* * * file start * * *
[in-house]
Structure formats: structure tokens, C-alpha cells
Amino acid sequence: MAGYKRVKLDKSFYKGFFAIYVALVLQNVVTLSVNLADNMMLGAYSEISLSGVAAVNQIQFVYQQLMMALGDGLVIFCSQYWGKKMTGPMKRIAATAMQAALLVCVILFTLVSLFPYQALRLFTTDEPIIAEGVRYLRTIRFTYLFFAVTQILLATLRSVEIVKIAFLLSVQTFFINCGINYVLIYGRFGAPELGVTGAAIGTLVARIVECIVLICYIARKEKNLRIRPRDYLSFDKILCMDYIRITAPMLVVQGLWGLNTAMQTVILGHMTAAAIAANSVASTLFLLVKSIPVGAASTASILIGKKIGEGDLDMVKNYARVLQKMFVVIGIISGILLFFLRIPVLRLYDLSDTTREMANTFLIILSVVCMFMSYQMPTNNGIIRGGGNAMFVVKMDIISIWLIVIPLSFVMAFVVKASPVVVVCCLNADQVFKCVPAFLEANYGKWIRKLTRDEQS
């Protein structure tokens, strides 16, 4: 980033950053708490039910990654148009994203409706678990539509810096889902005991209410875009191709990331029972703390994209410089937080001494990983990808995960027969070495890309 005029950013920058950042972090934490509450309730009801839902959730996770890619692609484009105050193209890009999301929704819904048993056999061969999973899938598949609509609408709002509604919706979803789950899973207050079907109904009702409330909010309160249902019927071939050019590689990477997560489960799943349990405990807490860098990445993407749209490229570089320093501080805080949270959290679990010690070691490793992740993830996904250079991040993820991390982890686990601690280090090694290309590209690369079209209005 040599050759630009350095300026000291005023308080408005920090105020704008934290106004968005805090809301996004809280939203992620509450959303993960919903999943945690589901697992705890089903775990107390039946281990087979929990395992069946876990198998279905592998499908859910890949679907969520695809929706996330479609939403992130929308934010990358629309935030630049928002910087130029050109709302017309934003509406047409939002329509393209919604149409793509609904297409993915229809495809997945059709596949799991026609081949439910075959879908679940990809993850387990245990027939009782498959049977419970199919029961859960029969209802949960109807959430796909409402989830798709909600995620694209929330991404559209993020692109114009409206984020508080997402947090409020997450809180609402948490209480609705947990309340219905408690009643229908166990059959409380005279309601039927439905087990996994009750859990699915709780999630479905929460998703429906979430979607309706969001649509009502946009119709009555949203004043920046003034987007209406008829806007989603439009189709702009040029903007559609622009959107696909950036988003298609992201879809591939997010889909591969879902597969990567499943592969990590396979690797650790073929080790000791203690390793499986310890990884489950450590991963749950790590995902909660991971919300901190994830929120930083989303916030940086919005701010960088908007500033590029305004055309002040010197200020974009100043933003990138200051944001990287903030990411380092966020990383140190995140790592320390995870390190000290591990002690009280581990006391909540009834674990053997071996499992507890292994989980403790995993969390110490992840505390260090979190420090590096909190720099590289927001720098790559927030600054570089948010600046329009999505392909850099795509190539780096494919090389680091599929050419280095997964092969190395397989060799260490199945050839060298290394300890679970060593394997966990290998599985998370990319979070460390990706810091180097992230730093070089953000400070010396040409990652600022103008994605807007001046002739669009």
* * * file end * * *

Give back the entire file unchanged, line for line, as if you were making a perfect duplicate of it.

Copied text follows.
[in-house]
Structure formats: structure tokens, C-alpha cells
Amino acid sequence: MAGYKRVKLDKSFYKGFFAIYVALVLQNVVTLSVNLADNMMLGAYSEISLSGVAAVNQIQFVYQQLMMALGDGLVIFCSQYWGKKMTGPMKRIAATAMQAALLVCVILFTLVSLFPYQALRLFTTDEPIIAEGVRYLRTIRFTYLFFAVTQILLATLRSVEIVKIAFLLSVQTFFINCGINYVLIYGRFGAPELGVTGAAIGTLVARIVECIVLICYIARKEKNLRIRPRDYLSFDKILCMDYIRITAPMLVVQGLWGLNTAMQTVILGHMTAAAIAANSVASTLFLLVKSIPVGAASTASILIGKKIGEGDLDMVKNYARVLQKMFVVIGIISGILLFFLRIPVLRLYDLSDTTREMANTFLIILSVVCMFMSYQMPTNNGIIRGGGNAMFVVKMDIISIWLIVIPLSFVMAFVVKASPVVVVCCLNADQVFKCVPAFLEANYGKWIRKLTRDEQS
């Protein structure tokens, strides 16, 4: 980033950053708490039910990654148009994203409706678990539509810096889902005991209410875009191709990331029972703390994209410089937080001494990983990808995960027969070495890309 005029950013920058950042972090934490509450309730009801839902959730996770890619692609484009105050193209890009999301929704819904048993056999061969999973899938598949609509609408709002509604919706979803789950899973207050079907109904009702409330909010309160249902019927071939050019590689990477997560489960799943349990405990807490860098990445993407749209490229570089320093501080805080949270959290679990010690070691490793992740993830996904250079991040993820991390982890686990601690280090090694290309590209690369079209209005 040599050759630009350095300026000291005023308080408005920090105020704008934290106004968005805090809301996004809280939203992620509450959303993960919903999943945690589901697992705890089903775990107390039946281990087979929990395992069946876990198998279905592998499908859910890949679907969520695809929706996330479609939403992130929308934010990358629309935030630049928002910087130029050109709302017309934003509406047409939002329509393209919604149409793509609904297409993915229809495809997945059709596949799991026609081949439910075959879908679940990809993850387990245990027939009782498959049977419970199919029961859960029969209802949960109807959430796909409402989830798709909600995620694209929330991404559209993020692109114009409206984020508080997402947090409020997450809180609402948490209480609705947990309340219905408690009643229908166990059959409380005279309601039927439905087990996994009750859990699915709780999630479905929460998703429906979430979607309706969001649509009502946009119709009555949203004043920046003034987007209406008829806007989603439009189709702009040029903007559609622009959107696909950036988003298609992201879809591939997010889909591969879902597969990567499943592969990590396979690797650790073929080790000791203690390793499986310890990884489950450590991963749950790590995902909660991971919300901190994830929120930083989303916030940086919005701010960088908007500033590029305004055309002040010197200020974009100043933003990138200051944001990287903030990411380092966020990383140190995140790592320390995870390190000290591990002690009280581990006391909540009834674990053997071996499992507890292994989980403790995993969390110490992840505390260090979190420090590096909190720099590289927001720098790559927030600054570089948010600046329009999505392909850099795509190539780096494919090389680091599929050419280095997964092969190395397989060799260490199945050839060298290394300890679970060593394997966990290998599985998370990319979070460390990706810091180097992230730093070089953000400070010396040409990652600022103008994605807007001046002739669009």